Mac users may need to fine-tune the settings to get their built in iSight camera to be recognized but otherwise this was really easy to make.  To get past the novelty and result in some real learning, you’ll need to discuss the issues in greater depth.

Here’s the commercial I created…

Open Court in the Special Education Classroom

This question comes frequently from special education classrooms who are teaching the Open Court Reading Program…

I have a classroom of fifth graders reading at a first grade level.  Can’t I just teach my fifth graders the first grade curriculum?

While fifth grade students may not be able to read, they can certainly comprehend, are curious, and need access to the content contained in the fifth grade curriculum as much as they need to know how to read.  Maybe they can’t read but they’re not babies.

If you’re teaching fifth graders the first grade curriculum (which includes things like we take a boat to travel somewhere on the water) your students are falling behind not only in reading but also in content knowledge.  You are putting your students at a severe disadvantage in school as well as life.

That said, it’s difficult teaching a program that’s rigorous to students who are far behind.  However, program components like the workbook, the reading anthology, and word knowledge are all done whole group.  You are providing exposure to concepts that students won’t master yet but they will need.   I would hope that in special education your pacing can be modified to allow a longer period of time to work on the same units.  Nevertheless, just like in the regular ed classroom, your differentiation comes from your independent work time/workshop period.  That is when you meet with small groups, pre-teach, reteach, and support students in ways that are specific to them.  During that time, if you want to bring in a first grade decoable book to reteach the /i/ sound then feel free…although you might do better to bring in some authentic literature in that time to not only reteach skills but also support students’ appreciation of literature.

For more on Special Education, read Special 2 Me, written by a special education teacher who teaches Open Court, or Teachers At Risk, written by an always inspiring Canadian educator.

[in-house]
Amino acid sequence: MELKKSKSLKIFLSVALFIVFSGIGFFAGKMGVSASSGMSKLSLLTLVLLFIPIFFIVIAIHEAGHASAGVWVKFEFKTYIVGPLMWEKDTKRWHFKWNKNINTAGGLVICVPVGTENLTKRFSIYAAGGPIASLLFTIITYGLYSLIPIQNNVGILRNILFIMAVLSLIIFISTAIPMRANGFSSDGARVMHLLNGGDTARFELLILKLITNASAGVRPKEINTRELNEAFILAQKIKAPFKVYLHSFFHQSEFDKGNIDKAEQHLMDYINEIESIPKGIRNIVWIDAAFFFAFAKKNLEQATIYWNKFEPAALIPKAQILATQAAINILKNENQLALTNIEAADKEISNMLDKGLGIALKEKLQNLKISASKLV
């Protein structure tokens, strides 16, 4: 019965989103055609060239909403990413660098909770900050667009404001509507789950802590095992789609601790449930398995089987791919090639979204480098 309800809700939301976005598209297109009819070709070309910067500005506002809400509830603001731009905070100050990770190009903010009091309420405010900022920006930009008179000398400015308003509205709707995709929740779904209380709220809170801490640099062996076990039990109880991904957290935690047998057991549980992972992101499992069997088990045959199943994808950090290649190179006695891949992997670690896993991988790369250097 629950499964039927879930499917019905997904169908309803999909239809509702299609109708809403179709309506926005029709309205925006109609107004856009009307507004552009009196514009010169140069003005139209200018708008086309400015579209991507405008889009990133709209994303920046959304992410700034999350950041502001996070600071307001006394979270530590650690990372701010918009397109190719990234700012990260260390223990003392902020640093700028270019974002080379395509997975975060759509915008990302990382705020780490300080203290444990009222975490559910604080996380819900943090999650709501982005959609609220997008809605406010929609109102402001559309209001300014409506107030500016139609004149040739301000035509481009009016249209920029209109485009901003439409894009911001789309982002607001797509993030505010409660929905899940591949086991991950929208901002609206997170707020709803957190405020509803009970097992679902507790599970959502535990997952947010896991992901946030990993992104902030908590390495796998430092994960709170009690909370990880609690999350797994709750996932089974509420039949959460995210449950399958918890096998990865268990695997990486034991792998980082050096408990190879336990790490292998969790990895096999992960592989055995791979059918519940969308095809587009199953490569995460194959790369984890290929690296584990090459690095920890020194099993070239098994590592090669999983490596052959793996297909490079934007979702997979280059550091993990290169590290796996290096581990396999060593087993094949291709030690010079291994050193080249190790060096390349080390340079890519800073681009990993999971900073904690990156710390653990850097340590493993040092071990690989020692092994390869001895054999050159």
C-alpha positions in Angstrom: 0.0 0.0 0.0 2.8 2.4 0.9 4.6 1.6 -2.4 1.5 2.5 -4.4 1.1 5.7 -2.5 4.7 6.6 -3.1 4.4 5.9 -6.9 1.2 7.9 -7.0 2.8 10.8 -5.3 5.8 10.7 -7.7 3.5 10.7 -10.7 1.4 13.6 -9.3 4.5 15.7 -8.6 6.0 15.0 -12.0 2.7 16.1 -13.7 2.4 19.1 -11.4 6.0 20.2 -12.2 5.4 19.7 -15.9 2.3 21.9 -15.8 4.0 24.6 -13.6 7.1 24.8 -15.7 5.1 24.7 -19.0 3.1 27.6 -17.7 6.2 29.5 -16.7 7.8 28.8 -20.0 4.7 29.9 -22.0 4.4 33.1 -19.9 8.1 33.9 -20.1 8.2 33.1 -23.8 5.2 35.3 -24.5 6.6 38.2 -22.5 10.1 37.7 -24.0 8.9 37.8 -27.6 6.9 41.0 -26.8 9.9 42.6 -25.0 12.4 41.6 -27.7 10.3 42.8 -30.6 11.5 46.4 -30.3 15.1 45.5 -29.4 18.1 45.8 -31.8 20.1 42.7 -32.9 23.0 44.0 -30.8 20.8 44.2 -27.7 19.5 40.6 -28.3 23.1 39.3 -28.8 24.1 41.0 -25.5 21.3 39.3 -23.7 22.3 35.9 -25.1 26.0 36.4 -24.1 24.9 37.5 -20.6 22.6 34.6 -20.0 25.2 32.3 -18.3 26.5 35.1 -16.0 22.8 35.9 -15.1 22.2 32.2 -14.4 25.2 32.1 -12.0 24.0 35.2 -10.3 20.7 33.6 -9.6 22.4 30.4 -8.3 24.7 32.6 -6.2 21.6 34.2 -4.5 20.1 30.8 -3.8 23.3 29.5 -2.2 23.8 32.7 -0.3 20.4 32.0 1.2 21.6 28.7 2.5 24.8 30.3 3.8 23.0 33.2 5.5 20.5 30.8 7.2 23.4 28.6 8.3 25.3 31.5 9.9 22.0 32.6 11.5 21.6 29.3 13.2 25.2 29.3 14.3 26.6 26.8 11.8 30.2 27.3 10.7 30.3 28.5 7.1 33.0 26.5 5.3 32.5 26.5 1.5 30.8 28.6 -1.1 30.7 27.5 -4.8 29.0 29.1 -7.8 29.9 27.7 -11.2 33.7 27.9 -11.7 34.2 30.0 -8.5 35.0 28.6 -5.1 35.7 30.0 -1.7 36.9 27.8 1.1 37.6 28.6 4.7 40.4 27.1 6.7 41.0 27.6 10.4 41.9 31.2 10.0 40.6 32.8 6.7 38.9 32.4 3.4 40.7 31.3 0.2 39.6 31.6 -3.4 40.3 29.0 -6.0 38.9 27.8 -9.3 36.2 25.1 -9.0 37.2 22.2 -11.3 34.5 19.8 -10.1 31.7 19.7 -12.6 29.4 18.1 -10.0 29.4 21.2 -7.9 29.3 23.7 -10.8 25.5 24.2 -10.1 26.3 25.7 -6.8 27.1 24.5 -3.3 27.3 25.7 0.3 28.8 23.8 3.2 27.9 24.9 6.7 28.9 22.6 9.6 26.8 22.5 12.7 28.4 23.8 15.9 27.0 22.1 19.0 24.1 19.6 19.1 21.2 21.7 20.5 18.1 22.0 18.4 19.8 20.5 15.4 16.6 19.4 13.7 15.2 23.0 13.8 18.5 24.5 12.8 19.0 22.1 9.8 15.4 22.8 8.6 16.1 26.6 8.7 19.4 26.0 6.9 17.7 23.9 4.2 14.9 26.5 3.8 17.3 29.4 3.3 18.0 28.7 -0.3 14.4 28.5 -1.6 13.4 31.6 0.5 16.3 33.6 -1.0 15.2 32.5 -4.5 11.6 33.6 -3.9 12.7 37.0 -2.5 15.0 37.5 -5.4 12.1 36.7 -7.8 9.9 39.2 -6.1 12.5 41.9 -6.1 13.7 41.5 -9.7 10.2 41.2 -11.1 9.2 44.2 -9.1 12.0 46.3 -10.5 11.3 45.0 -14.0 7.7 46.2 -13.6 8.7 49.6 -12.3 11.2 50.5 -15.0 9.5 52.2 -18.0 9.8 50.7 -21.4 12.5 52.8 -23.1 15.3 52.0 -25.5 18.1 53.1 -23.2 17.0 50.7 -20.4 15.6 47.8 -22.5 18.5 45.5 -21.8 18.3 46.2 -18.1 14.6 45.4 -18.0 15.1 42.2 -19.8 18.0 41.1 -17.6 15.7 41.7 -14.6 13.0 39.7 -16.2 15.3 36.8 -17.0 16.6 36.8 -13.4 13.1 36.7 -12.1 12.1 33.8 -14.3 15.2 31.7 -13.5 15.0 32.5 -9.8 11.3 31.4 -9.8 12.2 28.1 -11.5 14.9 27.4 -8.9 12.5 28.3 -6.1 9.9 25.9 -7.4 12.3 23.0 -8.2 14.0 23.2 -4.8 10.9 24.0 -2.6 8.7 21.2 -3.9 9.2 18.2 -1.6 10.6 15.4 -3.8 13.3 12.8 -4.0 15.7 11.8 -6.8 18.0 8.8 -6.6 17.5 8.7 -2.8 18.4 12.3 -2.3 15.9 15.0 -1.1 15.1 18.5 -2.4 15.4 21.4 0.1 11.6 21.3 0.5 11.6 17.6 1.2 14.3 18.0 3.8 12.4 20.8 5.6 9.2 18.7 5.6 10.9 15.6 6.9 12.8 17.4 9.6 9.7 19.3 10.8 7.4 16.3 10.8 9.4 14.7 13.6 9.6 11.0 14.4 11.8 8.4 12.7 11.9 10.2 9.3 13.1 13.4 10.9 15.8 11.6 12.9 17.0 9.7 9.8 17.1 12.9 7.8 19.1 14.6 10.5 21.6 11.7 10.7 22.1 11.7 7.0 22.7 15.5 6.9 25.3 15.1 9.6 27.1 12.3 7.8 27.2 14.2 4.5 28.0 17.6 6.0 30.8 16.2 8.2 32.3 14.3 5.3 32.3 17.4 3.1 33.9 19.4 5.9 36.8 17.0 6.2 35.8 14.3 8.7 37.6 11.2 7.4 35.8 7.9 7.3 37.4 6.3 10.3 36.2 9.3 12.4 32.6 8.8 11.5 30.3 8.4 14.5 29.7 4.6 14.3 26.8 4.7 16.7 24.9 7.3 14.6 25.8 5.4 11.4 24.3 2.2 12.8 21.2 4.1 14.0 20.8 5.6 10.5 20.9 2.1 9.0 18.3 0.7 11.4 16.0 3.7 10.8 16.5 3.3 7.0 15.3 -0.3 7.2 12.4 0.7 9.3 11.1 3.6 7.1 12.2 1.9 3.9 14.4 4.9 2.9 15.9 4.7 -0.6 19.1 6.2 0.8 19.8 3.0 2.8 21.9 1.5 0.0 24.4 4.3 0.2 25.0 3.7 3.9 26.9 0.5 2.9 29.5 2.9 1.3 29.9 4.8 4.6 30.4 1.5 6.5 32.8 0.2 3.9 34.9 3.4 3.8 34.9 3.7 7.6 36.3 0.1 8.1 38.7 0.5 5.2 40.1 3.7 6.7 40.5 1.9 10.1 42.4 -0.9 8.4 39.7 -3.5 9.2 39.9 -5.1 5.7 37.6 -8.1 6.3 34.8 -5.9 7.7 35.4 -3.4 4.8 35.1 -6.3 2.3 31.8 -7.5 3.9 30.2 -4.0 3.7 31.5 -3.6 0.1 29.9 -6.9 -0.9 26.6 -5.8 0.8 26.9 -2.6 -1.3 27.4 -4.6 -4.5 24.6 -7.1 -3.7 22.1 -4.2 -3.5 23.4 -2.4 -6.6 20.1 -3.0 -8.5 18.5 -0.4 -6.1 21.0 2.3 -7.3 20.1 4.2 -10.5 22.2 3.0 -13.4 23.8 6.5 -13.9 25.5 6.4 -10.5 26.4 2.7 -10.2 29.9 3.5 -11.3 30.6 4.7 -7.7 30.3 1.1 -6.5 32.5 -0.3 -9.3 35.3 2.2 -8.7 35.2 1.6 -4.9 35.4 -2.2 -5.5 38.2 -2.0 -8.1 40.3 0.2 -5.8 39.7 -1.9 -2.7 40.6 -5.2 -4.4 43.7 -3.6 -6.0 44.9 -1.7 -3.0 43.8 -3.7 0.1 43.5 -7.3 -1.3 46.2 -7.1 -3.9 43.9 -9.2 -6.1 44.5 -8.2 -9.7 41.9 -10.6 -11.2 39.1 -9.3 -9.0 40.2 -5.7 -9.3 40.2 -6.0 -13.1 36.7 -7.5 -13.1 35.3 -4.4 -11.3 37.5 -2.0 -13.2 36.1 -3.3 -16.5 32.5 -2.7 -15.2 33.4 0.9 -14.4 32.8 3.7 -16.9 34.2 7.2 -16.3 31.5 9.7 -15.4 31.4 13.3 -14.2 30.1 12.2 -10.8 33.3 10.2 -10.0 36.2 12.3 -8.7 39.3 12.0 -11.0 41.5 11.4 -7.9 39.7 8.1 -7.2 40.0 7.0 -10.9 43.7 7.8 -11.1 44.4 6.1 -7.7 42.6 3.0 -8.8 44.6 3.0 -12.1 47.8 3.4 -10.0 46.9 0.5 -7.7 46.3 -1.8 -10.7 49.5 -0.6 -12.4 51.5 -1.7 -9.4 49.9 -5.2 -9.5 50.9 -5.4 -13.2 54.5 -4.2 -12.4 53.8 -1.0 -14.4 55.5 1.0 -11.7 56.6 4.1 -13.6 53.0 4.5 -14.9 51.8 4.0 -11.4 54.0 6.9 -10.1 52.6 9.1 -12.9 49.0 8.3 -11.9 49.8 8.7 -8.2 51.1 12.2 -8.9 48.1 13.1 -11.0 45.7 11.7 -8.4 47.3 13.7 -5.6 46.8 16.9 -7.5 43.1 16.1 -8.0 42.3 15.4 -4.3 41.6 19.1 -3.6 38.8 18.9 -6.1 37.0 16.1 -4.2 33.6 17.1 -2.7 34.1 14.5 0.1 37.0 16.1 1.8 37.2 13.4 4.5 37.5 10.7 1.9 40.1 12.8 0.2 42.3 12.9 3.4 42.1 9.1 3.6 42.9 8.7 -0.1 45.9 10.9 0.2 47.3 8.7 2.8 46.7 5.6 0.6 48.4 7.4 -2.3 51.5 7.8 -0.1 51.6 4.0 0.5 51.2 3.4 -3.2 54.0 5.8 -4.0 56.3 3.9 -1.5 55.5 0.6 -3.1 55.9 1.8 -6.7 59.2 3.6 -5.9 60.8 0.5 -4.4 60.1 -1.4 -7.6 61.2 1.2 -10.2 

Books About Protest for Children

Tomorrow, members of the Los Angeles teachers’ union, United Teachers Los Angeles (UTLA) will be starting work an hour late to protest proposed state budget cuts to education. With education funding tied largely to property values in California, the situation is likely to get worse before it gets better. On the table, if not today then in the near future, is the firing of probationary teachers, increases in class sizes, and cuts to teacher salaries.

For elementary teachers participating in the job action and wondering how to explain what they are doing to their students, I recommend the book, Click, Clack, Moo, Cows That Type in which the cows go on strike to protest poor working conditions from the farmer. I’ve used this as an introduction to Ceser Chavez and Martin Luther King and to explain previous job actions by teachers.

Whether teachers are right or wrong, the lesson for students can be that sometimes it’s important to peacefully stand up for what you believe in.

The Concept Question Board of the Future

I’ve mentioned elsewhere teachers who have used blogging as a modern day platform for their Concept/Question Board.

Alice Mercer has now re-imagined the Concept/Question Board using VoiceThread, an online digital storytelling platform. Here, students record their voices asking questions and telling what they know about the coming unit.

See VoiceThread Online Concept/Question Boards:

Also related:

Making A New Nation: Five Ideas for a Unit Opener